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Renowned philosopher Martha Nussbaum addresses animal ethics

Known for bridging political philosophy, public policy, Nussbaum extends work to animal ethics

By
Staff Writer
Wednesday, April 10, 2019

Philosopher Martha Nussbaum considered animal ethics within the framework of the moral theory of human capability Tuesday.

Can academic philosophers work side by side with policymakers? Martha Nussbaum, a former Brown professor and the current Ernst Freund Distinguished Professor of Law and Ethics at the University of Chicago, not only knows they can but believes that such a collaboration creates opportunities for progress in many areas. On Tuesday, Nussbaum shared how she believes such a partnership can advance animal rights.

A philosopher with 24 published books and 57 honorary degrees, Nussbaum worked alongside Nobel laureate and economist Amartya Sen to develop a moral theory of human capabilities that has influenced global lawmaking. The “capabilities approach” measures a nation’s well-being not by looking at its overall productivity but by focusing on whether its individuals have “substantial freedom to choose things that they value,” Nussbaum said. In an email to The Herald, Nussbaum wrote that her and Sen’s theoretical framework is used to measure welfare in every country and is present in policy debates at places such as the World Bank.

Nussbaum now wants to extend that theory to protect animal rights, which was the focus of her Tuesday lecture: “Creatures and Capabilities: A New Approach to Animal Ethics and Law.”

She argued that the capabilities approach could be used to develop a life-quality standard for animals based on generic categories such as bodily integrity and health, which emphasize personal autonomy. This framework could then be turned into policies that protect animal rights, which would be species-specific. “If the human list (of capabilities) is a template for constitution making, so too might be the list for each animal species,” she said.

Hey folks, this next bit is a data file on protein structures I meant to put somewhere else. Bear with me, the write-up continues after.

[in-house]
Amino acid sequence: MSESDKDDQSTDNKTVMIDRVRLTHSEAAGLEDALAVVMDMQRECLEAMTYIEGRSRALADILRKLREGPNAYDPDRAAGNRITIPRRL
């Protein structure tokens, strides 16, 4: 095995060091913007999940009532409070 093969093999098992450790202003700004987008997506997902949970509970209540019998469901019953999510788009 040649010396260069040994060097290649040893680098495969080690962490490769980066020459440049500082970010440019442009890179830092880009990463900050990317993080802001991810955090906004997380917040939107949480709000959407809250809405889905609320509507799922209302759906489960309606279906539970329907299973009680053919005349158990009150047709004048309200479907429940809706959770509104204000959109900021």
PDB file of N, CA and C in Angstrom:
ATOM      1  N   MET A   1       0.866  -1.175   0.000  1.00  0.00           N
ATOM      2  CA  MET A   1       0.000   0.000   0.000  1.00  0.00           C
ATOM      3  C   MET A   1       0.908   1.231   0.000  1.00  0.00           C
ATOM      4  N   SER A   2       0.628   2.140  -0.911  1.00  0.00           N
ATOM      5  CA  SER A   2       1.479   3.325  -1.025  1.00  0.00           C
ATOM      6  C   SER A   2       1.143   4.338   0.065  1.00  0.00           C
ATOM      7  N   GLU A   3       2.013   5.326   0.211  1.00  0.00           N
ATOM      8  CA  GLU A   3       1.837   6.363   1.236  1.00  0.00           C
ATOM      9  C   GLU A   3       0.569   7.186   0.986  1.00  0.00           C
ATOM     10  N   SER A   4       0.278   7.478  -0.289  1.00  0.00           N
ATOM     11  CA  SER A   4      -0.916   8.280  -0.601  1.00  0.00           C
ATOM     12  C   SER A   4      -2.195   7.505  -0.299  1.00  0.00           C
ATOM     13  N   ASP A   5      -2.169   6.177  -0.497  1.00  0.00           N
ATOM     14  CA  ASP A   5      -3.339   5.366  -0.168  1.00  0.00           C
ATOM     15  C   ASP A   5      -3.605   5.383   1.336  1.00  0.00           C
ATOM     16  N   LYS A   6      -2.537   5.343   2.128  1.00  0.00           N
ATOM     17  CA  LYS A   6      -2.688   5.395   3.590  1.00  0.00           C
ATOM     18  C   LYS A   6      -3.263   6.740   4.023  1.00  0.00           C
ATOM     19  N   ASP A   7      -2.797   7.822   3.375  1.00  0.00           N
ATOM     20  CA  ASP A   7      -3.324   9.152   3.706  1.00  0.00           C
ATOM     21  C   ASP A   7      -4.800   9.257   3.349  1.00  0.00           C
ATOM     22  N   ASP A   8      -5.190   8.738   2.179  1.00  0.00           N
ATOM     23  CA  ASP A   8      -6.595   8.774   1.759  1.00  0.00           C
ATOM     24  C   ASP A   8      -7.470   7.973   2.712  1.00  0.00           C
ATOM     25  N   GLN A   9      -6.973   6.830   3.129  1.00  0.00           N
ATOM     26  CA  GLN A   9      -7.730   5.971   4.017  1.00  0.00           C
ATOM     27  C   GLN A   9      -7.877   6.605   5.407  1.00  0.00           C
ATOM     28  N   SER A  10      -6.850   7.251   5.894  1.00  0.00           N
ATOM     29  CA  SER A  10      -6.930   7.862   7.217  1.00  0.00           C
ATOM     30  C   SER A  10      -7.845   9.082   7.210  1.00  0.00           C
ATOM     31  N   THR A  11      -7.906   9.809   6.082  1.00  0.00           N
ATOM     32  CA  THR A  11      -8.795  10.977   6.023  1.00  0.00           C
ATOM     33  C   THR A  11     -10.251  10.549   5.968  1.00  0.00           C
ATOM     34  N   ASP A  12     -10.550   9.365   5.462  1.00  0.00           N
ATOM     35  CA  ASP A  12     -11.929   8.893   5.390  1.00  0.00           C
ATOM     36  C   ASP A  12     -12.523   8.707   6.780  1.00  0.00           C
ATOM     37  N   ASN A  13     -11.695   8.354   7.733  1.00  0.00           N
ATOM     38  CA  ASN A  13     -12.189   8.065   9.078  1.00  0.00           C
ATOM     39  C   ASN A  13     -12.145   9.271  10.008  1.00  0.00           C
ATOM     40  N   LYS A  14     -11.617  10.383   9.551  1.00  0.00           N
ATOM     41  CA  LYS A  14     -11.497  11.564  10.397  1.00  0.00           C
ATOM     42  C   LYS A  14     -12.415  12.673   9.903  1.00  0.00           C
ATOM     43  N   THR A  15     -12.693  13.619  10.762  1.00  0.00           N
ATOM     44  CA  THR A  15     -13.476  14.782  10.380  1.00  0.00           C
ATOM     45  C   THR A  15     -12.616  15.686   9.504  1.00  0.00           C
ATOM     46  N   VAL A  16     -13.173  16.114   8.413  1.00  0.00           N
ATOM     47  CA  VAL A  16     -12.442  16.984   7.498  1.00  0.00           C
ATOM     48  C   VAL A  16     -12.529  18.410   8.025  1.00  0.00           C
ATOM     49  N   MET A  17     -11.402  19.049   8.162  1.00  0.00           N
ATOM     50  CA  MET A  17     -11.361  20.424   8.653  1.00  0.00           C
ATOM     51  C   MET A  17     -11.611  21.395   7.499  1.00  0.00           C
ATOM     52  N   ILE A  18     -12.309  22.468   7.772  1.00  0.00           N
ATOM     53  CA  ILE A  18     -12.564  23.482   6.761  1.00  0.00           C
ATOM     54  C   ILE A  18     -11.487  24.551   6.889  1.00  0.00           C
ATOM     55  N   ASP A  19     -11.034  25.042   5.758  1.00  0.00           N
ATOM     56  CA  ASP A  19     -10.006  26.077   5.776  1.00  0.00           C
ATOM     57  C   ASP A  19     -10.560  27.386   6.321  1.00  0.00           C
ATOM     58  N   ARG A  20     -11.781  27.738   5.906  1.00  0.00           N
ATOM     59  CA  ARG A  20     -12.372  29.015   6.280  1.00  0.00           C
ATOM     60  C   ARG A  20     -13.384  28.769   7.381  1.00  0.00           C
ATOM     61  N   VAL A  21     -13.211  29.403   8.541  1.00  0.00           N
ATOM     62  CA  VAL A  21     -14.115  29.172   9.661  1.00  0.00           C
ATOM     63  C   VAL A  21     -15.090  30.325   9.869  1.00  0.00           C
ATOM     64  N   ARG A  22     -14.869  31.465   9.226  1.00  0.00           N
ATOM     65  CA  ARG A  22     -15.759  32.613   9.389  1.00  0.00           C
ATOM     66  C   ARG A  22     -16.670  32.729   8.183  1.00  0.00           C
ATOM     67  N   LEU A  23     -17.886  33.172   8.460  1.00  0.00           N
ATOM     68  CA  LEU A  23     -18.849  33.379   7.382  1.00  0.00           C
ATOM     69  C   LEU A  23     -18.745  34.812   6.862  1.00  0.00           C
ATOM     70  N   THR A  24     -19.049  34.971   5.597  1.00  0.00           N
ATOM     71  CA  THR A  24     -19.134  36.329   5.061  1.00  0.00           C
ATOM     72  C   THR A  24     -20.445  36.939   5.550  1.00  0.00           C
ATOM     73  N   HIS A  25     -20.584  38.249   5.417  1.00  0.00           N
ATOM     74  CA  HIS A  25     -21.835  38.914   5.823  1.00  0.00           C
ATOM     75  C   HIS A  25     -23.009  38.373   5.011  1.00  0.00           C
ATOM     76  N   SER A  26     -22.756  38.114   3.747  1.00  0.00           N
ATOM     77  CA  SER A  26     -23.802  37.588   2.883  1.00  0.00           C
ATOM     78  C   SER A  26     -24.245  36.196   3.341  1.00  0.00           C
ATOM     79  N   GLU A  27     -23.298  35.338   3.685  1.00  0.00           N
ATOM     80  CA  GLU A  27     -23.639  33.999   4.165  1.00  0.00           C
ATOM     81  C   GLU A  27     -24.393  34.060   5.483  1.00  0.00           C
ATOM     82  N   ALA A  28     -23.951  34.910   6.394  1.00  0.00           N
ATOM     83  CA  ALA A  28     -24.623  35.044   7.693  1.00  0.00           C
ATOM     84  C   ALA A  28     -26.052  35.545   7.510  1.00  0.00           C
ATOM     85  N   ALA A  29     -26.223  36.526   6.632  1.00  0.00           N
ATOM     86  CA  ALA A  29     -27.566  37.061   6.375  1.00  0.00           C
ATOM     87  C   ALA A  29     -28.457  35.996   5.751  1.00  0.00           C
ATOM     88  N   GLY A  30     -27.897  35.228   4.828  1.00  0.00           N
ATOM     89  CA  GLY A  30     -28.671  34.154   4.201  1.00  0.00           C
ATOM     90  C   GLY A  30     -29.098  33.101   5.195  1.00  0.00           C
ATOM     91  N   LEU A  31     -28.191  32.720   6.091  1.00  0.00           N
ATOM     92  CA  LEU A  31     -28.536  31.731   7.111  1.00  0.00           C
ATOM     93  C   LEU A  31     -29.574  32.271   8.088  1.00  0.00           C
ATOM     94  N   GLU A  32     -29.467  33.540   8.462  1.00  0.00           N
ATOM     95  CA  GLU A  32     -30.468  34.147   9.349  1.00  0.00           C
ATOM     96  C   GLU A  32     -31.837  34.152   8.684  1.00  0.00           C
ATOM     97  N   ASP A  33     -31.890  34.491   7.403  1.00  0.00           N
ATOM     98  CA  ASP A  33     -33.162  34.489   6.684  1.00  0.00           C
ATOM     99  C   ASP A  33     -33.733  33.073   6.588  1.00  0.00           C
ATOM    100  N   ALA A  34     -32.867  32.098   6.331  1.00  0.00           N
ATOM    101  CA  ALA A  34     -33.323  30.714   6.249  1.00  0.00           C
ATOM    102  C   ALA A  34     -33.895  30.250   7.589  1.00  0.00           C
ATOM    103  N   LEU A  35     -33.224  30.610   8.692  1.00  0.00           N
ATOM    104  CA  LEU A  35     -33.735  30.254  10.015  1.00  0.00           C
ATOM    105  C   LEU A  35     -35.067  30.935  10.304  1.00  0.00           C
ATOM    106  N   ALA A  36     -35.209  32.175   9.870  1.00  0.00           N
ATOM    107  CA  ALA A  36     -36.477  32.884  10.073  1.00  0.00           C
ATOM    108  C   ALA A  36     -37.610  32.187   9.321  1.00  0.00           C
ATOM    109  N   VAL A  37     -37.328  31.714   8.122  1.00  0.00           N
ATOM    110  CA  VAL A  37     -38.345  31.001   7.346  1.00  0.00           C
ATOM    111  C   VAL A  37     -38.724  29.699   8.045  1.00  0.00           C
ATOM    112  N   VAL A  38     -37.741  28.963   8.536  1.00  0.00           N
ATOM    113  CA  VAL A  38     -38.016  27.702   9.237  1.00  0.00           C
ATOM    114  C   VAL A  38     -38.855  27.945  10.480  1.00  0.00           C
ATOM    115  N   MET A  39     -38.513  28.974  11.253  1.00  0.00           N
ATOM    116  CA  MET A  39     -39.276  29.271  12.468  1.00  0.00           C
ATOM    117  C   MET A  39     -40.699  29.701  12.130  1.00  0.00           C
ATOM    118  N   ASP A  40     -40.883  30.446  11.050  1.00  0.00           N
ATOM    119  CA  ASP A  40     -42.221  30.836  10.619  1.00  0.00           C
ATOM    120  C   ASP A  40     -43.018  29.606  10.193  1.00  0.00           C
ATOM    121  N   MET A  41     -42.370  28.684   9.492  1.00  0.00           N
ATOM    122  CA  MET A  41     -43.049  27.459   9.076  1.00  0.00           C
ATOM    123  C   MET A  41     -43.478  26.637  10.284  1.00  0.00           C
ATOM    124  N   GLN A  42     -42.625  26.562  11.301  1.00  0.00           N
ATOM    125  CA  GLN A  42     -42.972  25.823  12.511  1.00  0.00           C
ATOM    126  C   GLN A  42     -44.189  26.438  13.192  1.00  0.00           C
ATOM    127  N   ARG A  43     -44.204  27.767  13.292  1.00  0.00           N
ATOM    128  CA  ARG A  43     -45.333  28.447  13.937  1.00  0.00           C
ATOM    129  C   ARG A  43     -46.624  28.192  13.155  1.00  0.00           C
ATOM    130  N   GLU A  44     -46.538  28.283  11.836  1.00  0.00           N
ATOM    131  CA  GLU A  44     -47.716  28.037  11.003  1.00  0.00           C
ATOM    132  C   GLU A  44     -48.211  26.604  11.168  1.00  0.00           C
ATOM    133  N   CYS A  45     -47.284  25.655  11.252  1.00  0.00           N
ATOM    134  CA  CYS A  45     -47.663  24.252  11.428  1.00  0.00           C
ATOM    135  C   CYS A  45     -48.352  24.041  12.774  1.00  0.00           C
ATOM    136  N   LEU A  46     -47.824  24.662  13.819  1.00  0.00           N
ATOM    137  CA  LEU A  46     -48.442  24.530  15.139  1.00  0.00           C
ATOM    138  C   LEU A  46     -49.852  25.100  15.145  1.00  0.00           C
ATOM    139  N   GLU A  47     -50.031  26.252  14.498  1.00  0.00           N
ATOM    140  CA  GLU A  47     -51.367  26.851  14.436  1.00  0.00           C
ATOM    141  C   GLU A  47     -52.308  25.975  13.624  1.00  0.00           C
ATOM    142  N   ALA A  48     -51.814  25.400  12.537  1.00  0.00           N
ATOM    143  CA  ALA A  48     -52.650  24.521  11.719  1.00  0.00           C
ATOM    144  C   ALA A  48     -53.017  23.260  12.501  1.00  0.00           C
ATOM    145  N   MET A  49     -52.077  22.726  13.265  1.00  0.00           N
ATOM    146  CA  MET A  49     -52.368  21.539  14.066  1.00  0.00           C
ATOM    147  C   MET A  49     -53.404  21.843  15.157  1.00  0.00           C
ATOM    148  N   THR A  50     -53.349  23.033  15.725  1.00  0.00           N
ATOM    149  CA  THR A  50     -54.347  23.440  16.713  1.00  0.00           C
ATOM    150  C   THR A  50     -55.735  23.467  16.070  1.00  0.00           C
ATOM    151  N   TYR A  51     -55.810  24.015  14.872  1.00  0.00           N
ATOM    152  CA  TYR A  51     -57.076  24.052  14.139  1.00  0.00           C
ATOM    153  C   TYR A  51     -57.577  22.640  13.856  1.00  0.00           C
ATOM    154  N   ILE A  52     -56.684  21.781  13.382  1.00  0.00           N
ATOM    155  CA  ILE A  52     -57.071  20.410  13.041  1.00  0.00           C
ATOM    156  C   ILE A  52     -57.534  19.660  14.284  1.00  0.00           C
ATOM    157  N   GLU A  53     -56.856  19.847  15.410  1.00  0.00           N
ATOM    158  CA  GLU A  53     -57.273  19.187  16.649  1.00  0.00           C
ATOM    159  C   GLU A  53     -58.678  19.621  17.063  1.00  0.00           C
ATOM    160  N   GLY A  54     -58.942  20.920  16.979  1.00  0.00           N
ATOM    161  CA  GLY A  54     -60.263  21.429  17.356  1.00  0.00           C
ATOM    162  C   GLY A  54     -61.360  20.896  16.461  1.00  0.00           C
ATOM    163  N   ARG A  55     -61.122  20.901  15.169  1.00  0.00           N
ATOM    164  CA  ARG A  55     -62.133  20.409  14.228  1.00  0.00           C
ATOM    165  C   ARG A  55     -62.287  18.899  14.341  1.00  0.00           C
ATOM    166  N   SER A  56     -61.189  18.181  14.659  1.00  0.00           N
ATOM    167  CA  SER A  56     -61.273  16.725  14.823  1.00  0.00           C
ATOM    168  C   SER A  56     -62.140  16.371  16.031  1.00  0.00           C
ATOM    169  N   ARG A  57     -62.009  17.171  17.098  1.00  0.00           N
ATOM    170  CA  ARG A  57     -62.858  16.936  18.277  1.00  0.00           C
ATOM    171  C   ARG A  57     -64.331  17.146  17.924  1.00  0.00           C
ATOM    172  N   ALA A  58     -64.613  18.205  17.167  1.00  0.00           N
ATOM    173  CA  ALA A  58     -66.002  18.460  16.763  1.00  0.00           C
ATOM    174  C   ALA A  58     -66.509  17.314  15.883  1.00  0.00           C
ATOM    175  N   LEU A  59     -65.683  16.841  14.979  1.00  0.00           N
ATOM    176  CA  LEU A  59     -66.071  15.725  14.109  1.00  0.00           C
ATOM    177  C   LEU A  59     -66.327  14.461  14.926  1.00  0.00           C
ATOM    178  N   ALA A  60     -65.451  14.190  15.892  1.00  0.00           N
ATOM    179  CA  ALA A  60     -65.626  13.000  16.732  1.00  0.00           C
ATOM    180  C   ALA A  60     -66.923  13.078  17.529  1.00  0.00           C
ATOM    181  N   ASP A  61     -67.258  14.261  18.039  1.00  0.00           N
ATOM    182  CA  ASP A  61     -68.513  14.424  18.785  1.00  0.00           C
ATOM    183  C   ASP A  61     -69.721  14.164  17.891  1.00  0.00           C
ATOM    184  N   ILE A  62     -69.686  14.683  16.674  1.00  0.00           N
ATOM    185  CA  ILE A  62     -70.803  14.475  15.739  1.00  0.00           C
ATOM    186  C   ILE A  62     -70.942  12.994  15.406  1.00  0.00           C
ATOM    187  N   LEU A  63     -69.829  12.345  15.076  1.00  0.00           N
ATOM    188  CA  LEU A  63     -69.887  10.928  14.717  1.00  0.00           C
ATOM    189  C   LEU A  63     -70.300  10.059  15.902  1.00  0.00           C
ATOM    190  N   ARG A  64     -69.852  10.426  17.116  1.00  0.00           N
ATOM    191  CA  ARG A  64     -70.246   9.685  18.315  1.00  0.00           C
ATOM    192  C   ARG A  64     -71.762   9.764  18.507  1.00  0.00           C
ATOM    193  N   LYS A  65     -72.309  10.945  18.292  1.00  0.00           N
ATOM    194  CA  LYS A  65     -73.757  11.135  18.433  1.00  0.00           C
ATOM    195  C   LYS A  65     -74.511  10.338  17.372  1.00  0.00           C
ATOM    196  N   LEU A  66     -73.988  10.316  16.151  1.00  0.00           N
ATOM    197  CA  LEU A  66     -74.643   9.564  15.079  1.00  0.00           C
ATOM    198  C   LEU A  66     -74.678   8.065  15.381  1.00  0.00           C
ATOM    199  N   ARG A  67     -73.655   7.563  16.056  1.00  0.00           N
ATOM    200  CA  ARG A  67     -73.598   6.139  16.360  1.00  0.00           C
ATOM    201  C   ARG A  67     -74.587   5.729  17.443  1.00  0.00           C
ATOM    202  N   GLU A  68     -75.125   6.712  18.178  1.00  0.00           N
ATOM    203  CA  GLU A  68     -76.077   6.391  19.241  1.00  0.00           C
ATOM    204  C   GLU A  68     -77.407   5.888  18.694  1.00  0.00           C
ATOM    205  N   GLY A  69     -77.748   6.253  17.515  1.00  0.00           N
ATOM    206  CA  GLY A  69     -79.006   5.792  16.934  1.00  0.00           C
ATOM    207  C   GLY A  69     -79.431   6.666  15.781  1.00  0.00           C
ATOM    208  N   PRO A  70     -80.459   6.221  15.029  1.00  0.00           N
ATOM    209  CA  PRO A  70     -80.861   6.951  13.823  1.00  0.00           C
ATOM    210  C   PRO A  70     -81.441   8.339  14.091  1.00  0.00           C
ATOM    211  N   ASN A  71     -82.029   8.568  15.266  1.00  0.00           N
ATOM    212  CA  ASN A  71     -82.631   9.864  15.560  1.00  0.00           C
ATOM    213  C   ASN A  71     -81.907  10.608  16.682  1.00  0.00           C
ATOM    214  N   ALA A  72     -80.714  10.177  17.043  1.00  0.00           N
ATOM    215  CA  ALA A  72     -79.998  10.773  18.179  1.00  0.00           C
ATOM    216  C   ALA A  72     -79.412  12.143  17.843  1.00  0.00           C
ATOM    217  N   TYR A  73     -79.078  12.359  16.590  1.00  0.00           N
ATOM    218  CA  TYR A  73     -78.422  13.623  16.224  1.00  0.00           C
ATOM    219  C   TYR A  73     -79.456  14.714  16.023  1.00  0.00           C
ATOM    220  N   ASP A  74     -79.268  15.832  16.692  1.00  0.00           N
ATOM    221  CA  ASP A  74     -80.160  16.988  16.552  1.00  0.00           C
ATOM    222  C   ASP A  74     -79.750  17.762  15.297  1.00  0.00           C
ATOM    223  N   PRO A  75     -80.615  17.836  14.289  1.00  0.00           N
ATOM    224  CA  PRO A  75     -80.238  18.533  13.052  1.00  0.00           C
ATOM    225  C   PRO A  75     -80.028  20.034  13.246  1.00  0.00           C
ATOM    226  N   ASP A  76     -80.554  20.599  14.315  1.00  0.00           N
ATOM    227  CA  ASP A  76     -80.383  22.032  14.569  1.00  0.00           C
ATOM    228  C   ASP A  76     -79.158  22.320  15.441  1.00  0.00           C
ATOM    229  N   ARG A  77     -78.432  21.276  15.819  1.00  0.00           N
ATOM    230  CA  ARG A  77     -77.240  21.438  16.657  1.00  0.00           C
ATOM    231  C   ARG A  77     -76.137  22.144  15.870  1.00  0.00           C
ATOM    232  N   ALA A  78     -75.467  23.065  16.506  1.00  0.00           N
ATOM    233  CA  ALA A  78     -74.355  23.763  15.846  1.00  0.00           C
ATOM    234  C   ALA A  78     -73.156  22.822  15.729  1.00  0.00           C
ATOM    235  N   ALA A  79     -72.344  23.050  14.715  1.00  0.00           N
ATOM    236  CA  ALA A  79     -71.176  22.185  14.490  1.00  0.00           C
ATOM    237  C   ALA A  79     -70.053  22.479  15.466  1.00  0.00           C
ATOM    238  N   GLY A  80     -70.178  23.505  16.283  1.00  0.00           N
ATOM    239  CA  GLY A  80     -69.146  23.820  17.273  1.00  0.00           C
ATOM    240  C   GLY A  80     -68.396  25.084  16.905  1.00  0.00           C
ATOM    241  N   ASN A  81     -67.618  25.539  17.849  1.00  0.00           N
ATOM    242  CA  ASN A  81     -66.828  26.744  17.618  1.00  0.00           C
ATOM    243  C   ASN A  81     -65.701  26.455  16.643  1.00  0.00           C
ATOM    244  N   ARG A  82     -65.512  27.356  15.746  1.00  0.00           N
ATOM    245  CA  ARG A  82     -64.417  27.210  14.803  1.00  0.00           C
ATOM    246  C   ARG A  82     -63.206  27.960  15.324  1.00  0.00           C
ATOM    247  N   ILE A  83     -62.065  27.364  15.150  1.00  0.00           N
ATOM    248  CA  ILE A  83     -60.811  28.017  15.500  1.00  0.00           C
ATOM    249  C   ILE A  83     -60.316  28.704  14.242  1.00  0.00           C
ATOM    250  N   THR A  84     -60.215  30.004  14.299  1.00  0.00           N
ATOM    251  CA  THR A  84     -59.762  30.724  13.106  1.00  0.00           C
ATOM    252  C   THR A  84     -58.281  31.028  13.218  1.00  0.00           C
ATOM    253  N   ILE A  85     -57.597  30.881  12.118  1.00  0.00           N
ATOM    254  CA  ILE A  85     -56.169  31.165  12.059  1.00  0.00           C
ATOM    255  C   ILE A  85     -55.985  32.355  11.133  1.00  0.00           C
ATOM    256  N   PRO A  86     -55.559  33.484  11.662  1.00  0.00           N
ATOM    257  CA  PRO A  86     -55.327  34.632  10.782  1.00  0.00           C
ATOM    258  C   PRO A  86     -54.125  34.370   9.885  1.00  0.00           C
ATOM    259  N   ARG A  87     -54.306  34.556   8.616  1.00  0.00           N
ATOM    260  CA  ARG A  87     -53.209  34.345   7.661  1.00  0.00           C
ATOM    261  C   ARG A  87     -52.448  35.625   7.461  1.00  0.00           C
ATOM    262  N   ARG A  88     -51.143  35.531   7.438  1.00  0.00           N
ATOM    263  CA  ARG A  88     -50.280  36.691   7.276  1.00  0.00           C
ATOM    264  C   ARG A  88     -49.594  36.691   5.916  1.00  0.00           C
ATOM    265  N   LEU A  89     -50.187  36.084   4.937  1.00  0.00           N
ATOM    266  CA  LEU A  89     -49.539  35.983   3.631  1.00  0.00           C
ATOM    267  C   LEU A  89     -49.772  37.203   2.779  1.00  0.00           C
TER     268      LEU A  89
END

Nussbaum and Sen founded the Human Development and Capabilities Association, which is comprised of scholars and practitioners who work on developing the capabilities approach and applying it to human development policy. At a 2017 HDCA conference in Cape Town, Nussbaum’s intention to apply the capabilities approach to animal ethics was criticized, she mentioned in her Tuesday lecture. The pushback came from people who “think, perhaps wrongly, that we’re in this life-or-death conflict with other animals,” she told The Herald. “But justice hasn’t been done until there is an adequate living standard for all.”

Whether for developing policies relating to humans or animals, Nussbaum highlighted the value of developing ethical standards that can be applied to law. Although “no major crimes have been curved by ethics alone,” having the right theoretical framework “is important to get a strategy that will get us in the right direction.”

Professor of Philosophy David Estlund said that Nussbaum was very popular among undergraduates during her time at Brown and highlighted the value of having her back on campus. “There is nobody else who could have given that talk,” he said, stressing her importance as a role model for women thinking about becoming philosophers. “It’s hard to attract women into the field, and she really inspires young women into philosophy. It’s sort of embarrassing that we don’t have more role models like that.”

Shyam Arya ’22, who attended the lecture, said he wouldn’t have known who Nussbaum was if he hadn’t studied her in class. He believed there was value in hearing her speak in person: “students should engage with the ideas they’re studying.”